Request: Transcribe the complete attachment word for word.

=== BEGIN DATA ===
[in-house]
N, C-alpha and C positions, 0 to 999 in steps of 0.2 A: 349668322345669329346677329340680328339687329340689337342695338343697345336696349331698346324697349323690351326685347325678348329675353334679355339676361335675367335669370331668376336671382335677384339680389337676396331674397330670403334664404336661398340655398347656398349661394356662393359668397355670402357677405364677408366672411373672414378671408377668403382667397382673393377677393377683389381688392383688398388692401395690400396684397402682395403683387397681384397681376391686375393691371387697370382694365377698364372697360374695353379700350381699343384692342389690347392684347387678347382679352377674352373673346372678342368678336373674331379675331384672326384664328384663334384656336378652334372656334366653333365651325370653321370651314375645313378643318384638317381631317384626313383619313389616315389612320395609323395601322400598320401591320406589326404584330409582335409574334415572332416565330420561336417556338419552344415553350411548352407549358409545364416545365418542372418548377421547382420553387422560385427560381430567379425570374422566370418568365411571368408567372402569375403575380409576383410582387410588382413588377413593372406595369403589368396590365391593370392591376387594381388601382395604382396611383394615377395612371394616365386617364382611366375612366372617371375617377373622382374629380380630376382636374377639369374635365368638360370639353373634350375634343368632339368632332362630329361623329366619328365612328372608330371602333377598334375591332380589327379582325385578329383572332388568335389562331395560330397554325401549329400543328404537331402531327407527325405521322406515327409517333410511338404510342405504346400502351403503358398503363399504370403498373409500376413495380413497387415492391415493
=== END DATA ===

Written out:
[in-house]
N, C-alpha and C positions, 0 to 999 in steps of 0.2 A: 349668322345669329346677329340680328339687329340689337342695338343697345336696349331698346324697349323690351326685347325678348329675353334679355339676361335675367335669370331668376336671382335677384339680389337676396331674397330670403334664404336661398340655398347656398349661394356662393359668397355670402357677405364677408366672411373672414378671408377668403382667397382673393377677393377683389381688392383688398388692401395690400396684397402682395403683387397681384397681376391686375393691371387697370382694365377698364372697360374695353379700350381699343384692342389690347392684347387678347382679352377674352373673346372678342368678336373674331379675331384672326384664328384663334384656336378652334372656334366653333365651325370653321370651314375645313378643318384638317381631317384626313383619313389616315389612320395609323395601322400598320401591320406589326404584330409582335409574334415572332416565330420561336417556338419552344415553350411548352407549358409545364416545365418542372418548377421547382420553387422560385427560381430567379425570374422566370418568365411571368408567372402569375403575380409576383410582387410588382413588377413593372406595369403589368396590365391593370392591376387594381388601382395604382396611383394615377395612371394616365386617364382611366375612366372617371375617377373622382374629380380630376382636374377639369374635365368638360370639353373634350375634343368632339368632332362630329361623329366619328365612328372608330371602333377598334375591332380589327379582325385578329383572332388568335389562331395560330397554325401549329400543328404537331402531327407527325405521322406515327409517333410511338404510342405504346400502351403503358398503363399504370403498373409500376413495380413497387415492391415493